* Over population – If this is not taken care of then the town of Nakuru will overpopulate making it hard for farmers to grow enough crops, there won’t be enough drinking water and there probably won’t be enough houses. A possible solution for this is to educate the town about contraception or to introduce a law where people are only allowed to have one child and if they have more then they have to pay tax on that child.
* No sewage Systems – This means that due to the over population there will be an overflow of raw sewage in the town which will bring in vermin that will bring in disease to the local people. A possible solution to this is for The Kenyan government to invest/raise money for the local infrastructure.
* Wild animals with diseases often escape from the National park – This need to be taken care of immediately because if all domestic animals are infected with disease by the wild animals, then all of the local’s meat will deplete and the farmers won’t be able to make as much money, therefore not being able to support their families. A possible solution to this is to put up thorn fences that will be cheap and practical, but will also look very natural.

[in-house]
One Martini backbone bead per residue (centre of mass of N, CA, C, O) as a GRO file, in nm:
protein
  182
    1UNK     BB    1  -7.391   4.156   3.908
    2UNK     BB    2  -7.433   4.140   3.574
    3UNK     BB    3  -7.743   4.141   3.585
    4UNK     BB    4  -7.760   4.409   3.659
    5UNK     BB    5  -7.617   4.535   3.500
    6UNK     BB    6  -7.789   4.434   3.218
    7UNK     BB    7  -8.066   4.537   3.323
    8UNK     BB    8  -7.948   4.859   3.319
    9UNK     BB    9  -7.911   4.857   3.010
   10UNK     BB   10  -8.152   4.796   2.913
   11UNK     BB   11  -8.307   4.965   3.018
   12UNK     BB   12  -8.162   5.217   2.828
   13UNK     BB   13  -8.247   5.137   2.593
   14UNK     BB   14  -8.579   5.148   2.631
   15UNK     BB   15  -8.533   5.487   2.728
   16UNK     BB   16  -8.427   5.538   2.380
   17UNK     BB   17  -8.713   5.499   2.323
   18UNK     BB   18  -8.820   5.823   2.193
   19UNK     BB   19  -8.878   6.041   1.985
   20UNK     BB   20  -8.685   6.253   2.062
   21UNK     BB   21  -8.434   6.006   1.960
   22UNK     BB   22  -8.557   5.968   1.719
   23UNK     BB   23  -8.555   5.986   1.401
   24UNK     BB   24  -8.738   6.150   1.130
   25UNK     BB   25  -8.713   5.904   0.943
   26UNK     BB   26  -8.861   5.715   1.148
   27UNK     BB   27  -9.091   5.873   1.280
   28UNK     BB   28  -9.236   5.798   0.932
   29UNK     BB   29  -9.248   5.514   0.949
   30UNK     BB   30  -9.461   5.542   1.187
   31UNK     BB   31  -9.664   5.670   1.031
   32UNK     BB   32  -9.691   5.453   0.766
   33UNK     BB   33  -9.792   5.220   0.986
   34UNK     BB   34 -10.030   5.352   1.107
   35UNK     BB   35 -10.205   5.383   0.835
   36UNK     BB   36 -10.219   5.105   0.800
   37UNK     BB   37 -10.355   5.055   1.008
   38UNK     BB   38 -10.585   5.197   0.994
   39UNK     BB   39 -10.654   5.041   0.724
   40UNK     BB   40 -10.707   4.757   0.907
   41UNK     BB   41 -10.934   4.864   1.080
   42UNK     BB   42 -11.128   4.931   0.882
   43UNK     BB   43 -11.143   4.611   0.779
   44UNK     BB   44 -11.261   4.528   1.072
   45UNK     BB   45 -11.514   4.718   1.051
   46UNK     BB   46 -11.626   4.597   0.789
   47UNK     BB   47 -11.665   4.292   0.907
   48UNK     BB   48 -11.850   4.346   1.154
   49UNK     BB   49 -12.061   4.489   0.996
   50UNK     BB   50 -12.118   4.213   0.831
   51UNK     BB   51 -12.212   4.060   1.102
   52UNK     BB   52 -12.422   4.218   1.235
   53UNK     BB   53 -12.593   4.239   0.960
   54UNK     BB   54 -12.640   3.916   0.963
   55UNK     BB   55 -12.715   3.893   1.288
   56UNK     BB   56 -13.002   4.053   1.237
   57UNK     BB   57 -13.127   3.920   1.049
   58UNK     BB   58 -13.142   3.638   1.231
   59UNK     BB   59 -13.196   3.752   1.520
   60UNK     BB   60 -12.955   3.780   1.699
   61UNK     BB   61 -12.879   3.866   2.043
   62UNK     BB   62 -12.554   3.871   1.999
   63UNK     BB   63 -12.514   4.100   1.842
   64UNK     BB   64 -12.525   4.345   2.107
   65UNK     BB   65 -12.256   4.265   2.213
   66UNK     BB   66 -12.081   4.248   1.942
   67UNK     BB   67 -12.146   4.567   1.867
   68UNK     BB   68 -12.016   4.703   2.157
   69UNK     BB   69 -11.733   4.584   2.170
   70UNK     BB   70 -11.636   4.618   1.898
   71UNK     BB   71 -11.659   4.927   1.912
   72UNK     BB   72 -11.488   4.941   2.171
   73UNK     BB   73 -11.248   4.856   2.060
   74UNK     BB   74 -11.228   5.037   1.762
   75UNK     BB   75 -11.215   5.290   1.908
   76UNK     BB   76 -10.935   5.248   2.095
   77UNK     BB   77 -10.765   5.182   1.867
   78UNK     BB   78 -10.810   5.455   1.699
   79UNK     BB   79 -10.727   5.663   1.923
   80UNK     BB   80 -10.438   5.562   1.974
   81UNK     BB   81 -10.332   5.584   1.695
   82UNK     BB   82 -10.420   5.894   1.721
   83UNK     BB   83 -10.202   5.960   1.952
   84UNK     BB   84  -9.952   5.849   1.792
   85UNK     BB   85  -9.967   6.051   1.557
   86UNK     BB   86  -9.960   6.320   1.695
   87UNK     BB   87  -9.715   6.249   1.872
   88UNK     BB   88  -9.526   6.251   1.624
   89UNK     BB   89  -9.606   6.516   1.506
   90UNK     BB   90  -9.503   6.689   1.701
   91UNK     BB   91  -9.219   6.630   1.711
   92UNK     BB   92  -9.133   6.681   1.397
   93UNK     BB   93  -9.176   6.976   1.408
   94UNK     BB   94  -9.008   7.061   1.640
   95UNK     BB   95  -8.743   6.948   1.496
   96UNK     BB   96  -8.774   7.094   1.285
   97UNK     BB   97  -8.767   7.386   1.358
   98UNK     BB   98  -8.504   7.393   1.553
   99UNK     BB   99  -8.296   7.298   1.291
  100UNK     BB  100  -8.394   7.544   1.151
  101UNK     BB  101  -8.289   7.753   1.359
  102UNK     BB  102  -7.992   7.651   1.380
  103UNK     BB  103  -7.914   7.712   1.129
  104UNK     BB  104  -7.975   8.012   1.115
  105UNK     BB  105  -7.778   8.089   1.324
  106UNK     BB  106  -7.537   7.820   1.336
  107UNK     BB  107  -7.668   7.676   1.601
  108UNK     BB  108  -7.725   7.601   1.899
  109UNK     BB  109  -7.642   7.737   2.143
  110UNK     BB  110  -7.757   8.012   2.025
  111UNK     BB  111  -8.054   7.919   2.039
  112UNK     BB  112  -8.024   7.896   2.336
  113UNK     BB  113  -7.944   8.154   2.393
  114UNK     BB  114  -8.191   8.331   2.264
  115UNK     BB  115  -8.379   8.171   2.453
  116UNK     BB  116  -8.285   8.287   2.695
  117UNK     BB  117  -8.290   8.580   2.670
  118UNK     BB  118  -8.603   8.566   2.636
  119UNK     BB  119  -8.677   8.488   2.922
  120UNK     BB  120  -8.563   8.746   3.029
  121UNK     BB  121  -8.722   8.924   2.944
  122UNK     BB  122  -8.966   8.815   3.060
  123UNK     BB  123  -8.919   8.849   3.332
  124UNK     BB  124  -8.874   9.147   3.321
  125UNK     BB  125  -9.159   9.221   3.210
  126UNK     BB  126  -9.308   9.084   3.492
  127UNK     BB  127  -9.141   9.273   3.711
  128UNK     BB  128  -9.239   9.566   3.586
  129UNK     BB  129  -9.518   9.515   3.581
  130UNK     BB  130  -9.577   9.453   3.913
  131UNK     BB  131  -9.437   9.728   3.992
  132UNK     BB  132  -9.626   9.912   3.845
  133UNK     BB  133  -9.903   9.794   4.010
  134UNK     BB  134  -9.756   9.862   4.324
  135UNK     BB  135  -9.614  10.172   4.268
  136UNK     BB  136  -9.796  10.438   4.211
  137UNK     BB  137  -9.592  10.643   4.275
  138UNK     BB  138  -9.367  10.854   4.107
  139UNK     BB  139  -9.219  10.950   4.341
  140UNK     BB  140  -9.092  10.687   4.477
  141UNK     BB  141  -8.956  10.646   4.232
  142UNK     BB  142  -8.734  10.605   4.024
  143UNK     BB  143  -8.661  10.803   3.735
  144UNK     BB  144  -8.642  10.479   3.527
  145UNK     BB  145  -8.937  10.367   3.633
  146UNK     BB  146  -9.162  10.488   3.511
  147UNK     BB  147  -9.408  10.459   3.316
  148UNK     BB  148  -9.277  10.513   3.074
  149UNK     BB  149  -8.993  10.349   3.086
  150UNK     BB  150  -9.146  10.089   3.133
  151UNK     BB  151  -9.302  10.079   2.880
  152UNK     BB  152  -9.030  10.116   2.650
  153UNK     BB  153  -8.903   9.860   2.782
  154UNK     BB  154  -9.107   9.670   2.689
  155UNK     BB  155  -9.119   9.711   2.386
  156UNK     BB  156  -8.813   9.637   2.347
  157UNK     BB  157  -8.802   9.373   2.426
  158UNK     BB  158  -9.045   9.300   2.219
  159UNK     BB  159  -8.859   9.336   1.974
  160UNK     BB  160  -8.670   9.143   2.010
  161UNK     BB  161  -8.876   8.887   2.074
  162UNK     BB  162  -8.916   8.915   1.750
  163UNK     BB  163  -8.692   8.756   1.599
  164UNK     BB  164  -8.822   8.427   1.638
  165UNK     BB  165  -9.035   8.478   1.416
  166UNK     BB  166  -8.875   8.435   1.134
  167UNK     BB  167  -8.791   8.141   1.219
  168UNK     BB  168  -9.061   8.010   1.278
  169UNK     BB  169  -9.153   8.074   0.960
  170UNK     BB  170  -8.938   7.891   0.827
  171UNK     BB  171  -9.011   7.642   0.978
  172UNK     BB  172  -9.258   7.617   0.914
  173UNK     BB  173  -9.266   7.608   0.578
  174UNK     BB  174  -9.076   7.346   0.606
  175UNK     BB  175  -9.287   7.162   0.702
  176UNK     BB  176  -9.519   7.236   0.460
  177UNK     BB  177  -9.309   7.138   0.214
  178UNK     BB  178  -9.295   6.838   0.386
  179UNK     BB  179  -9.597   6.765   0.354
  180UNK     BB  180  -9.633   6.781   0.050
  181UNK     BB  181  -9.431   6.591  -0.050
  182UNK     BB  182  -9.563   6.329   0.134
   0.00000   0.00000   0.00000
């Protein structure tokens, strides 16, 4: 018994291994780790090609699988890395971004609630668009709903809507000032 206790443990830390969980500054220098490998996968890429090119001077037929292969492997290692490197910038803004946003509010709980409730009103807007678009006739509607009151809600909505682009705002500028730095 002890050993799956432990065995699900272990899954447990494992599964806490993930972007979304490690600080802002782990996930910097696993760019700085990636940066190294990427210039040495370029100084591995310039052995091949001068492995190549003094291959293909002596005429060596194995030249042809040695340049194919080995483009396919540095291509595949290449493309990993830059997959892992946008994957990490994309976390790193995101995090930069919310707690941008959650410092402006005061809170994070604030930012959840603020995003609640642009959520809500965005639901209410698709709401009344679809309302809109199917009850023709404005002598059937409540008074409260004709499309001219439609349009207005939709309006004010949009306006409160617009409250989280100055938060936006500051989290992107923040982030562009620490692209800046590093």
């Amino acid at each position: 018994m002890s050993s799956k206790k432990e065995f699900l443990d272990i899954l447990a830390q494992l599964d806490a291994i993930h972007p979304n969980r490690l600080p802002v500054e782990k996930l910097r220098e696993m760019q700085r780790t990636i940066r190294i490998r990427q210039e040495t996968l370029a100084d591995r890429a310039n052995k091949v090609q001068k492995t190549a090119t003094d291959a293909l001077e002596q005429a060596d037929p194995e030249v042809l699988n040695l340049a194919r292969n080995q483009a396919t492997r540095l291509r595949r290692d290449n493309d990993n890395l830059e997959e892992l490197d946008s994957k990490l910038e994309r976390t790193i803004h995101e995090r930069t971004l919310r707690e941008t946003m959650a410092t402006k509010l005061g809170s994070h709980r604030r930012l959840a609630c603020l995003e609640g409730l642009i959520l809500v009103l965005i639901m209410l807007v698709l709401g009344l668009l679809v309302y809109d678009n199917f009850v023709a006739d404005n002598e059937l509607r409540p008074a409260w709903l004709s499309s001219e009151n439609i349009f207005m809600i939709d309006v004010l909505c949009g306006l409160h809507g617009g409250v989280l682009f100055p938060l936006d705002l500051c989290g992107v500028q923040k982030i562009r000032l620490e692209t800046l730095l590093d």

From all of my research my opinion on Safari Holidays and the problems they cause is that they are disturbing the animals for example, there is a lot of sediment in the lake causing the temperature to go down which kills the fish, also the wading birds cannot see there food in the lake. This is caused by extensive use of land rovers that should be replaced with more friendly things like hot air balloons. They also disturb the animals by doing safari early in the morning when the animals are most likely mating or hunting.
Although the Safari holidays do cause problems for the animals they bring in a lot of money for the government and the locals. The money goes towards things like housing, but could also be used to build new sewage systems as the waste that is produced will start to overflow into the town of Nakuru causing disease and vermin to come into the town.
If I had a chance to go to Lake Nakuru on a field trip I would look for problems such as how sturdy fences were to see if animals could escape easily or not, I would see if I could find the amount of sediment in the lake. I would like to speak to the manger of the national park and ask for their annual profit from particular areas such as safari and food and drink sales, this would show an estimate of how much is made by tourism in one year.
If I were to go to Nakuru in 20 years time I would expect there to be many of these problems solved, if they are not I believe that their profit will start to fall and they will not be able to stay a national park anymore.